No summer afternoon without chilled watermelons. But two unlikely men in southeast Bangladesh are bending the rules and harvesting watermelons before summer heats up.
The risk-taking duo Binoy Chakma and Pravakar Chakma from Karalachari village in Mahalchhari upazila, Khagrachhari district, started to bear the fruits of hard work last month.
Paddy is the crop of choice in the sadar upazila as most pieces of land are inundated in water for most parts of the year.
But Binoy and Pravakar wanted to try something new in their 30 decimals of high land that did not collect water during the winter months. For the last three years, they have been planting watermelon seeds in October, while the unconventional crop takes 3-4 months to yield harvests.
The watermelon is a high maintenance crop, requiring extra care as it is disease prone in winter along with fertilisers and irrigation at regular intervals. The Department of Agricultural Extension Khagrachhari provided the necessary training to take care of the plants, said Pravakar, who owns the land.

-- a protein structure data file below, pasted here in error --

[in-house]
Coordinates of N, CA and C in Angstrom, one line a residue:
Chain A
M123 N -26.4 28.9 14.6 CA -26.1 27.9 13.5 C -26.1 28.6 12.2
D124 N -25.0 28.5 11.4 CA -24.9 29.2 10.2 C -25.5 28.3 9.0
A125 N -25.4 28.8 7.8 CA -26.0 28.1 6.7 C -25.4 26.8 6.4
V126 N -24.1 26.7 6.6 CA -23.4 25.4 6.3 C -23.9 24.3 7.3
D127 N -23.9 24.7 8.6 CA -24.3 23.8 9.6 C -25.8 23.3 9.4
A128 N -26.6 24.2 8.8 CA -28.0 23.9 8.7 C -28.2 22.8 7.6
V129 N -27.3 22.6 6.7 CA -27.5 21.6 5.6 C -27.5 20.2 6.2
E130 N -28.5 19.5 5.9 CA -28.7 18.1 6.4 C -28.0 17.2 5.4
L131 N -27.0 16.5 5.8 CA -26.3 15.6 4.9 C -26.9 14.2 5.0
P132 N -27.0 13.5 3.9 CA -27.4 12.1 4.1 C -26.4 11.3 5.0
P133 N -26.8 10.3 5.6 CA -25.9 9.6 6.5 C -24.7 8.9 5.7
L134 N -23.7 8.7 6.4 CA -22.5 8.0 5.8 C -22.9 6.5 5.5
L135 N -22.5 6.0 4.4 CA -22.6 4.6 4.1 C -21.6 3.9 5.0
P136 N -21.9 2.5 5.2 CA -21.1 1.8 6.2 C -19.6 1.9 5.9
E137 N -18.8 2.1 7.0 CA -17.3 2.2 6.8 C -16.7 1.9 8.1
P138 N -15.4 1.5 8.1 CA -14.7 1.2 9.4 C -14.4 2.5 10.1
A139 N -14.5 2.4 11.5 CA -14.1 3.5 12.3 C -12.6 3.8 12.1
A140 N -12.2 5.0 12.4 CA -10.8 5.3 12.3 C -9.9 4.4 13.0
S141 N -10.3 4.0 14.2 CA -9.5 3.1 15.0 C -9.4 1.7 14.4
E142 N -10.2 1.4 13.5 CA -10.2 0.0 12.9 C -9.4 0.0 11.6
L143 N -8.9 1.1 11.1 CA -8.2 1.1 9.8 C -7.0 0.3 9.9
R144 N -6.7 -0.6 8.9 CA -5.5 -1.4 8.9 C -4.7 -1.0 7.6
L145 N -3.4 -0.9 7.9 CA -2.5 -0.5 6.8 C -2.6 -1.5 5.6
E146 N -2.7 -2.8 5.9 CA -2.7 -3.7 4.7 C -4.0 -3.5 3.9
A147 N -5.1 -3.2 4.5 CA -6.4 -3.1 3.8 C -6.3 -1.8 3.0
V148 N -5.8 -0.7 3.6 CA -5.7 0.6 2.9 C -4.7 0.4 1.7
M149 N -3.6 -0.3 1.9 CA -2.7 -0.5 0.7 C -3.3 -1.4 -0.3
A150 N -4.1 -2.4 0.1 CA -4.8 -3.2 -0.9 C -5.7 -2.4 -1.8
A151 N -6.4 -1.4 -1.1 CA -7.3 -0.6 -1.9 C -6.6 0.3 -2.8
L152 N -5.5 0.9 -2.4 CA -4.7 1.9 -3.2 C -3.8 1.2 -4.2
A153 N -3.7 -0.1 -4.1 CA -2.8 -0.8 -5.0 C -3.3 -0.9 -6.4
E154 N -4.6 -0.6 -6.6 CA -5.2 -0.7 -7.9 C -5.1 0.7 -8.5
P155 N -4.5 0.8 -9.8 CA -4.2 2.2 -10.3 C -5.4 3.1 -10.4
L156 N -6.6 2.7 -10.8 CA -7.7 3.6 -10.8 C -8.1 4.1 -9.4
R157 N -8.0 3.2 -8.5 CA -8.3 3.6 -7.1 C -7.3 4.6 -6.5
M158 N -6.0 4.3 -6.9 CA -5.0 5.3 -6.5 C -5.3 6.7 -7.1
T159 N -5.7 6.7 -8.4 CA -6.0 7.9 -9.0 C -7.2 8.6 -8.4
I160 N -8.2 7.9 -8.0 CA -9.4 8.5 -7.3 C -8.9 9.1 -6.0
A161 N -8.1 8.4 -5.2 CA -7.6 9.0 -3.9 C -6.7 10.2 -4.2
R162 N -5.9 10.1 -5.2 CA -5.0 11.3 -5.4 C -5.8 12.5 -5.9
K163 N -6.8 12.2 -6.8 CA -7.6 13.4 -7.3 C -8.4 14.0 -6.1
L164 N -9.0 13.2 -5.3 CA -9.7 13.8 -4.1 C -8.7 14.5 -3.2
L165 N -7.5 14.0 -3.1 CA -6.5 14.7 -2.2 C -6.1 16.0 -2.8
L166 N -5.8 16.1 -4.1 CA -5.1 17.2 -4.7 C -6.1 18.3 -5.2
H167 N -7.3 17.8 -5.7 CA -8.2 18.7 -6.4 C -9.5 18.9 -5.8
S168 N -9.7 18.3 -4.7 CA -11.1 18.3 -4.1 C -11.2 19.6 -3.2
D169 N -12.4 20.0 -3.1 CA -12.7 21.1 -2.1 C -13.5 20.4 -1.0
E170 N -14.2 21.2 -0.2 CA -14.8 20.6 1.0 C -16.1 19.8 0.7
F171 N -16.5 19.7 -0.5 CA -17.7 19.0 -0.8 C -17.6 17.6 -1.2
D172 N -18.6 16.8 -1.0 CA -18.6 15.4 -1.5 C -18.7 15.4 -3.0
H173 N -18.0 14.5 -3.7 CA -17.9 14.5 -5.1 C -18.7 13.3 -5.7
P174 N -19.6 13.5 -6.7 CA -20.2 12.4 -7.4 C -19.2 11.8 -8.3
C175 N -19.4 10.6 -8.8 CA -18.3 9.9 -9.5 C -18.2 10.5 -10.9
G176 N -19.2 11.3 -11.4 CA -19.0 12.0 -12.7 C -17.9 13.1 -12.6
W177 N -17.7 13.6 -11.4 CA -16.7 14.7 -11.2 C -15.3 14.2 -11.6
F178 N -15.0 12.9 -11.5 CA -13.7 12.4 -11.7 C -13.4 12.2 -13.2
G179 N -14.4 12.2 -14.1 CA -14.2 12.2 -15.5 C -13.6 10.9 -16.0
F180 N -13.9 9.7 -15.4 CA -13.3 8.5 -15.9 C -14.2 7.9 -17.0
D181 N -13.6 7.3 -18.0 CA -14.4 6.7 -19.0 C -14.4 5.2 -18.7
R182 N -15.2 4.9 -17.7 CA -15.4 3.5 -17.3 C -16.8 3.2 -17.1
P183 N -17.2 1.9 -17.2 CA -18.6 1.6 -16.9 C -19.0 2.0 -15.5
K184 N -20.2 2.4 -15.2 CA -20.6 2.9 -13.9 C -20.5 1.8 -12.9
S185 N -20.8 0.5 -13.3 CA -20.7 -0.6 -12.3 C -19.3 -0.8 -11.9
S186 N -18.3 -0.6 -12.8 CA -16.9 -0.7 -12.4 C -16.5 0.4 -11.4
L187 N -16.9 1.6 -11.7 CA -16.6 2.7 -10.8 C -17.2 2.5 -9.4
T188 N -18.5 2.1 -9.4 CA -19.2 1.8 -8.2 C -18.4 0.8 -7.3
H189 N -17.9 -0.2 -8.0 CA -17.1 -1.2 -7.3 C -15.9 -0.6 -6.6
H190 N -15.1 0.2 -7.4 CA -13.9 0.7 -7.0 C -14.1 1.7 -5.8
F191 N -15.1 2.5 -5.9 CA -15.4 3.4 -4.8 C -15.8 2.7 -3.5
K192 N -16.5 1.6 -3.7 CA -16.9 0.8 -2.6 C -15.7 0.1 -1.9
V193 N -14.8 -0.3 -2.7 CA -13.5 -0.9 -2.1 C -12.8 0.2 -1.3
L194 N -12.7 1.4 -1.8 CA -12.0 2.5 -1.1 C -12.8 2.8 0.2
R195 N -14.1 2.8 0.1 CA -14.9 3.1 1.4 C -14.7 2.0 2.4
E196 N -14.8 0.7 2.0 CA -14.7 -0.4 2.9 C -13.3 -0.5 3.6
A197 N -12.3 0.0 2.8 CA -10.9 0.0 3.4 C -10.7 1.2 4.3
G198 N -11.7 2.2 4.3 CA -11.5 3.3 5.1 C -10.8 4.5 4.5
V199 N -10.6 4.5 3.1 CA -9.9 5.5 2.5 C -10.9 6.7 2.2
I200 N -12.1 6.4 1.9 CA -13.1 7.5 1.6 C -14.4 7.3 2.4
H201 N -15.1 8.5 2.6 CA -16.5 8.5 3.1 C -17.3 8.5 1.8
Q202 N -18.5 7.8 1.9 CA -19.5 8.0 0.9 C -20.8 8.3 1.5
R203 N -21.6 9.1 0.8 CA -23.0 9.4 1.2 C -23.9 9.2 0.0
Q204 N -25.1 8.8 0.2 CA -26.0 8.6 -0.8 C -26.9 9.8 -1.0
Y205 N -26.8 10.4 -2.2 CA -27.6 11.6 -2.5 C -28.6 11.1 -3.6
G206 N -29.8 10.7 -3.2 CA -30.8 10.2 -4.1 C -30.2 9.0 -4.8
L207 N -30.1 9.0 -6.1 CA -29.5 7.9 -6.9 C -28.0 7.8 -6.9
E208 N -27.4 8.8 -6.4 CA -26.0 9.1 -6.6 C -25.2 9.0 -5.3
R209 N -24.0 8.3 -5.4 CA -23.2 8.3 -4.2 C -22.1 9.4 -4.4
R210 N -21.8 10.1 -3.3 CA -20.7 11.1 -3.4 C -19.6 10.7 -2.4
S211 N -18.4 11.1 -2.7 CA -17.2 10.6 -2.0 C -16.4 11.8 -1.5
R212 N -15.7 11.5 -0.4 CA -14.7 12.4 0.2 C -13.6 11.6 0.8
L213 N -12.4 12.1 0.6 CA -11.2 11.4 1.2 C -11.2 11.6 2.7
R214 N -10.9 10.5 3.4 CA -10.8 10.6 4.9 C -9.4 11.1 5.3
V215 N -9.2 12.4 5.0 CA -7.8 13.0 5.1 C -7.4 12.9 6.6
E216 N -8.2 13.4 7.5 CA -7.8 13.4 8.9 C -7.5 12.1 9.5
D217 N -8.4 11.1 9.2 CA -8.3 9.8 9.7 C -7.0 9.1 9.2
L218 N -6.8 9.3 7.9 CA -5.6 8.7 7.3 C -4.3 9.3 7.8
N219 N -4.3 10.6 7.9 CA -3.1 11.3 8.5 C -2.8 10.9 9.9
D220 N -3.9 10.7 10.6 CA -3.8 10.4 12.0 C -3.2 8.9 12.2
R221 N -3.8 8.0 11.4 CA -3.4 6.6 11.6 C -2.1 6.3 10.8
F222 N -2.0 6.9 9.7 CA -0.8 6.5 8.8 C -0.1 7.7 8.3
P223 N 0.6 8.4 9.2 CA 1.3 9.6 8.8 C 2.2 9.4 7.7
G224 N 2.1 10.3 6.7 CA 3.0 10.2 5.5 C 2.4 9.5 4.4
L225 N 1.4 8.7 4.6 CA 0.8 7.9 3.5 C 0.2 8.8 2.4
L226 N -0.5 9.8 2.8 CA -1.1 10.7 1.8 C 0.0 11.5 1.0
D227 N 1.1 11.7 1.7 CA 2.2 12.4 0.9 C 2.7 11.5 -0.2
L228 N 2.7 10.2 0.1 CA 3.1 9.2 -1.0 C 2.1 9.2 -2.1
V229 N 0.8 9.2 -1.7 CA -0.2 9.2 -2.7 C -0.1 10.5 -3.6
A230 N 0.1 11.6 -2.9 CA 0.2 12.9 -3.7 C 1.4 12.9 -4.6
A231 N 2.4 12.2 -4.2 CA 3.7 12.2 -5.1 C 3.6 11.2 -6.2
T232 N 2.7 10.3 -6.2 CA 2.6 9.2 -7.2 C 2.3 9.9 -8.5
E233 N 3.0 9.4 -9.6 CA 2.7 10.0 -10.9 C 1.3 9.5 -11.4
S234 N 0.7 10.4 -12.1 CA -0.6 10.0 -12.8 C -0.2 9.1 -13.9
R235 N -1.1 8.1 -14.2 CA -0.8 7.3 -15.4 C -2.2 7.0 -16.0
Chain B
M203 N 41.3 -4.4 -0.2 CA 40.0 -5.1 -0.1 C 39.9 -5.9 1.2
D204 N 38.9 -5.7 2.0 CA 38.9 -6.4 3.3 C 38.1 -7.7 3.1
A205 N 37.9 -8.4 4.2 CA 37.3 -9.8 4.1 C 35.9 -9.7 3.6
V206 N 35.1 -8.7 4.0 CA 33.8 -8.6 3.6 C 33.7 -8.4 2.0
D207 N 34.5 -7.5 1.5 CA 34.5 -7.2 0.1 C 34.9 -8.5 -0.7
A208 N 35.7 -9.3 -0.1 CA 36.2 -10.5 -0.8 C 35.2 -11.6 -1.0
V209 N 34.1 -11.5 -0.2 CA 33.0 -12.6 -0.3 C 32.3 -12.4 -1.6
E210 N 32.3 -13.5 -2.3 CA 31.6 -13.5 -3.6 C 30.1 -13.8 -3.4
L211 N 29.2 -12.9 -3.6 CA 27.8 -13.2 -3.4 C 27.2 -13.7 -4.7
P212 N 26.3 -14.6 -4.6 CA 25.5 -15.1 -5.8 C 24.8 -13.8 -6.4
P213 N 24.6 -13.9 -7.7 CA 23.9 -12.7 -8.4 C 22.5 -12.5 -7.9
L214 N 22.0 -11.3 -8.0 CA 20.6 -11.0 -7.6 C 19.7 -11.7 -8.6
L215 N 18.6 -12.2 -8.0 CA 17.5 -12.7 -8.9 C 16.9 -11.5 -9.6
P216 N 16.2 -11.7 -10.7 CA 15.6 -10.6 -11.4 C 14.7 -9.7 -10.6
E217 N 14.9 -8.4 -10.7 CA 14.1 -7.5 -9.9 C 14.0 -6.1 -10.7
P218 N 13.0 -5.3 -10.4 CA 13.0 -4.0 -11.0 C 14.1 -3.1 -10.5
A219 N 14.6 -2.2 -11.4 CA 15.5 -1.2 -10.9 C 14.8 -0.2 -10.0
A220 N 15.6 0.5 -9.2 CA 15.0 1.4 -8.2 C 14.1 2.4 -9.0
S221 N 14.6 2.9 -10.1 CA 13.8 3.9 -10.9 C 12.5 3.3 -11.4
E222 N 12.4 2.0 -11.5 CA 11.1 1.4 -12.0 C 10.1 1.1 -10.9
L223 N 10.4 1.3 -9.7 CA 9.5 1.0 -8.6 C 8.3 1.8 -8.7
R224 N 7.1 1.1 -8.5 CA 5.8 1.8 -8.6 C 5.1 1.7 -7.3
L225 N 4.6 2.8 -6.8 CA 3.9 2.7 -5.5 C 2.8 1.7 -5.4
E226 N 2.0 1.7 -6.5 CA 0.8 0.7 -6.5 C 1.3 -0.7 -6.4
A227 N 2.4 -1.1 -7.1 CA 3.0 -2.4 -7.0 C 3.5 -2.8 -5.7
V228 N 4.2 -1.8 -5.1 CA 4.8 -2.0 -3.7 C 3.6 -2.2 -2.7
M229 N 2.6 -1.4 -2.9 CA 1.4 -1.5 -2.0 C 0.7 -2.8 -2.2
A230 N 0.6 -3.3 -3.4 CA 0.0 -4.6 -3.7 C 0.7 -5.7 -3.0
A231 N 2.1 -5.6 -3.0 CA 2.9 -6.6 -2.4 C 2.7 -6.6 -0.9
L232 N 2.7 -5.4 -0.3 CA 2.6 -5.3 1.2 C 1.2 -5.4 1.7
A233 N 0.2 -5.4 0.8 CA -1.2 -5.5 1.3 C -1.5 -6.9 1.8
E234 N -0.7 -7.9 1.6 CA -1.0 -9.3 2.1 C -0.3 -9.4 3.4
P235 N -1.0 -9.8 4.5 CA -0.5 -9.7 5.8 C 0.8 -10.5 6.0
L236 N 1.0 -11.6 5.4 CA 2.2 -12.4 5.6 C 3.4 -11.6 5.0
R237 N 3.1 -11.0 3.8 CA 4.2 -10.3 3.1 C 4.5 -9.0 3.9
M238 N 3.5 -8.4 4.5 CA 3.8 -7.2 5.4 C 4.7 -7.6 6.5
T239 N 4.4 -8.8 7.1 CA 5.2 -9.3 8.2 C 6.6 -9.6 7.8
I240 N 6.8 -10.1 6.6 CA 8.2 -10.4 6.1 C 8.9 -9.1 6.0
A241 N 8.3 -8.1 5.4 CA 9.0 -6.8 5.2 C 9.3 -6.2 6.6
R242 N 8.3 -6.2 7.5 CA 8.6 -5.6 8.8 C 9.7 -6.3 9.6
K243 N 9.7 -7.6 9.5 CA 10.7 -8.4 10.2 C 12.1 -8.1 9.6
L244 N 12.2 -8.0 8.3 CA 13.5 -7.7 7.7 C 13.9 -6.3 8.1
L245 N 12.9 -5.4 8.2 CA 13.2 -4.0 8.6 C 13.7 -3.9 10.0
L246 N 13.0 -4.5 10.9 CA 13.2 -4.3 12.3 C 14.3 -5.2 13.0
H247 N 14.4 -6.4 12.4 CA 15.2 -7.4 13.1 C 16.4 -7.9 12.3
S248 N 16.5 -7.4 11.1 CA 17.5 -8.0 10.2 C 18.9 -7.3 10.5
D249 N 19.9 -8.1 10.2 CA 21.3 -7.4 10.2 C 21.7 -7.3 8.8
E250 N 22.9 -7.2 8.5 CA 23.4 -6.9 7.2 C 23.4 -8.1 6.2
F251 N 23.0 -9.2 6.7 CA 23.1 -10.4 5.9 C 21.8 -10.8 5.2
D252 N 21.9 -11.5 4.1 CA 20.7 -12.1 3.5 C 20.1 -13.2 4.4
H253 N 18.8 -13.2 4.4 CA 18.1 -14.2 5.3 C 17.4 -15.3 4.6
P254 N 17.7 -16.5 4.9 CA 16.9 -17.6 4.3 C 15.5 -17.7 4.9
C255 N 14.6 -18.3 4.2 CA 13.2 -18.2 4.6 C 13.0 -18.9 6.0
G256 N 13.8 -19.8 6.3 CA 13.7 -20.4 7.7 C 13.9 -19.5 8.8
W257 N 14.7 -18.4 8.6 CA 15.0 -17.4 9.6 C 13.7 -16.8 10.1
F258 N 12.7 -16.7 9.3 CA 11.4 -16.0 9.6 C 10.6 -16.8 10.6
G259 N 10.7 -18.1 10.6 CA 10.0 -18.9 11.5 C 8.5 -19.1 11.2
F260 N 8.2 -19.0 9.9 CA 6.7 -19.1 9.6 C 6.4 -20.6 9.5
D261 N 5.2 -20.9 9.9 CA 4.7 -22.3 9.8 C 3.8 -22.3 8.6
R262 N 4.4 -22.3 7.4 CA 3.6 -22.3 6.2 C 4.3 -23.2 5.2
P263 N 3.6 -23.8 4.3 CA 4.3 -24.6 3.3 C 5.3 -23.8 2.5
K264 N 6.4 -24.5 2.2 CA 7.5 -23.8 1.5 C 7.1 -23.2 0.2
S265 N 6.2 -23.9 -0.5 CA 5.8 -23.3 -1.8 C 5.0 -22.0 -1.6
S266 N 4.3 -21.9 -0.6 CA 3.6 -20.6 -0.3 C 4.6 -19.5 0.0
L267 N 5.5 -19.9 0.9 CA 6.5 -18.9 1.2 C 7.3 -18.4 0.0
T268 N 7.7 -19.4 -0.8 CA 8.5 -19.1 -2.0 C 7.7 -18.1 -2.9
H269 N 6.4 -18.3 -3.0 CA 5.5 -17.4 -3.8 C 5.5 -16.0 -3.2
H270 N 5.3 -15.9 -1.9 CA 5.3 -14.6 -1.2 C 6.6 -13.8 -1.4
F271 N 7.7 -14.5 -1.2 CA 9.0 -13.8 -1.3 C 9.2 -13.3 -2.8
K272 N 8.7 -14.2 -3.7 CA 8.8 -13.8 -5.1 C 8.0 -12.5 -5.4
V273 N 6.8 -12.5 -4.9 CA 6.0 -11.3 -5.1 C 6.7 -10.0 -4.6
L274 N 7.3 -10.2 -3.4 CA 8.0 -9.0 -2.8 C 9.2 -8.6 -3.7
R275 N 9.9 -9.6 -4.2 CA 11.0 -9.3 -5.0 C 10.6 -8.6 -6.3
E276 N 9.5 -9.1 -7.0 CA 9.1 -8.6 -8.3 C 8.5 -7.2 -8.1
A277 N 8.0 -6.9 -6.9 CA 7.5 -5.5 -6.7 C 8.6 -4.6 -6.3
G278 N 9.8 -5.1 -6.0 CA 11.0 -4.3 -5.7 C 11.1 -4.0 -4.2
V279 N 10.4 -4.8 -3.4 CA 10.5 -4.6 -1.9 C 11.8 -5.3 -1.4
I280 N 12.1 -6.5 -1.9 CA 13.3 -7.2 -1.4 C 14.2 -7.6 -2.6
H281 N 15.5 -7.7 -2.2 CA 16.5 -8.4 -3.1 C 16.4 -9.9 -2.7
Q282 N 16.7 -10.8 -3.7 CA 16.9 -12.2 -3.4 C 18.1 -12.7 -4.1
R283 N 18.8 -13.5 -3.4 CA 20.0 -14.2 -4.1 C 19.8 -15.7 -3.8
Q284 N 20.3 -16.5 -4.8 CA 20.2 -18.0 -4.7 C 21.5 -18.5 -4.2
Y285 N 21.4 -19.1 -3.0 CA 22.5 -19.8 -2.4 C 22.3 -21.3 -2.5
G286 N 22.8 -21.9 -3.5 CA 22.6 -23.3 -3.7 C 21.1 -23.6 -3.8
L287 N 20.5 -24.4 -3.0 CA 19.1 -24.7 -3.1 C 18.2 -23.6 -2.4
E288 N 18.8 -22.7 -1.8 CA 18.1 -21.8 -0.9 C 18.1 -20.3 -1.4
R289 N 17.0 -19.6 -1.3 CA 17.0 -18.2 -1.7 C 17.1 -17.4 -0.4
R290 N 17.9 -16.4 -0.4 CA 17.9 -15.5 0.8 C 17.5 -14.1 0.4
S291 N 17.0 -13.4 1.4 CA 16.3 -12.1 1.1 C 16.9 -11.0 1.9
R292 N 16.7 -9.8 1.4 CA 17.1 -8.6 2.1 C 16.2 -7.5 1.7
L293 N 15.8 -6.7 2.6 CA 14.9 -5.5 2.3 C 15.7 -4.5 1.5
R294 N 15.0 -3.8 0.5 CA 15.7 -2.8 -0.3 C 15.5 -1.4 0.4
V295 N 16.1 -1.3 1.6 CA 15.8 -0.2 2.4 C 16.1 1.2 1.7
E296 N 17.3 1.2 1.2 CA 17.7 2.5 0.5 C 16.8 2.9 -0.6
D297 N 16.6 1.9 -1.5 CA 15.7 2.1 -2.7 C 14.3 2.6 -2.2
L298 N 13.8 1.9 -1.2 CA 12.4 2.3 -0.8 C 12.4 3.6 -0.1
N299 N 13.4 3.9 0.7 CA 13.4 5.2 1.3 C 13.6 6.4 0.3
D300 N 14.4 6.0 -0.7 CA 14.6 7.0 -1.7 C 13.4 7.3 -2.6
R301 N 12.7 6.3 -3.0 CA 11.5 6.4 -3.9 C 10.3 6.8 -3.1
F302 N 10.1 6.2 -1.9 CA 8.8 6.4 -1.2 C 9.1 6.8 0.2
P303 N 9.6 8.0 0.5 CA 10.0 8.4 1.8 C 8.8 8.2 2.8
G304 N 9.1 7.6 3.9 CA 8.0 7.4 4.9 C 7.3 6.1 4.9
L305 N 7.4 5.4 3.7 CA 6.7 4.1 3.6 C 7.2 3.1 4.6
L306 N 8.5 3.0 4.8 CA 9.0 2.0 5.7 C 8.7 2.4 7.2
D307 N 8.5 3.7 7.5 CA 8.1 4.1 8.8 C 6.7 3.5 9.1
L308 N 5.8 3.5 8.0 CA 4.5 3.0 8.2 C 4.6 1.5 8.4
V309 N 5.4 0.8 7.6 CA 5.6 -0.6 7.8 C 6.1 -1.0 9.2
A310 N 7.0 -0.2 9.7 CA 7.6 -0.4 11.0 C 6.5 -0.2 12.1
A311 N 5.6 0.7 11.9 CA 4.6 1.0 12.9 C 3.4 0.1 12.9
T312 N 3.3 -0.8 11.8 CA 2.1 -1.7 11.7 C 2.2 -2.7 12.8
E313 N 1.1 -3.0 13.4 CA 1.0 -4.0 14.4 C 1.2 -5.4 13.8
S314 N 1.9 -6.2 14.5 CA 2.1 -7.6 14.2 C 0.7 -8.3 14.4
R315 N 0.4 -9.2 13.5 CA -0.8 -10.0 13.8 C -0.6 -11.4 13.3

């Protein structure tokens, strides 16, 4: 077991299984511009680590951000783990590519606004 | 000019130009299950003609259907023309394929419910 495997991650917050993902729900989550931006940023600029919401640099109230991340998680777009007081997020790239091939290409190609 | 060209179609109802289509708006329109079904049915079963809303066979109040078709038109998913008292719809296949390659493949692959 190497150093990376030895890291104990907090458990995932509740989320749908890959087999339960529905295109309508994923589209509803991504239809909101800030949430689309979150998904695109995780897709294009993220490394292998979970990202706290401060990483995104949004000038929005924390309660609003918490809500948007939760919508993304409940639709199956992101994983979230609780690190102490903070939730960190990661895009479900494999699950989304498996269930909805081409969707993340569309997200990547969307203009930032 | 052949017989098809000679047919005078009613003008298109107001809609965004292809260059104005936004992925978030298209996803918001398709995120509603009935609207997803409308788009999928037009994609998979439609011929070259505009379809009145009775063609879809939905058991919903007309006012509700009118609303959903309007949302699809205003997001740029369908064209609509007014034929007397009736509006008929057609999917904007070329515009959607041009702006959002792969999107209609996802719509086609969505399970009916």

Last month, the duo sold 150 watermelons for Tk 220 each to wholesalers. They are still waiting to harvest another 400. “We expect to earn at least Tk 1.5 lakh this year from this crop,” he added.
“Cultivating this fruit is painstaking; we had to cover the saplings with large polythene sheets during occasional rains in winter and heavy fog,” said Binoy. “It is also a difficult commute to the field as rickshaws or vans do not want to ply the unpaved roads.”
Despite all the hard work and meticulous preparations, it is quite possible that the vines do not bear fruits. “This risk always remains for us watermelon farmers,” he added.
Omker Biswas, upazila agriculture officer, Mahalchhari, said they give training in the techniques of growing watermelons and preventing diseases. “Farmers in this region are quite zealous and have made the almost impossible possible.”
“Watermelons are typically planted at the end of January and harvested in summer. But these early watermelons need extra care for preventing diseases.”
Farmers in the area are eligible to receive loans to grow other conventional fruits, oilseeds and spices. If such a facility was available to produce seasonal crops like watermelon, it would help the marginal farmers out.
Abul Kalam, deputy director of DAE Khagrachhari, said, “We encourage farmers to grow a variety of crops, in addition to the main crops. Although there is a risk of the vines not bearing fruit, watermelons earn more money for the farmers.”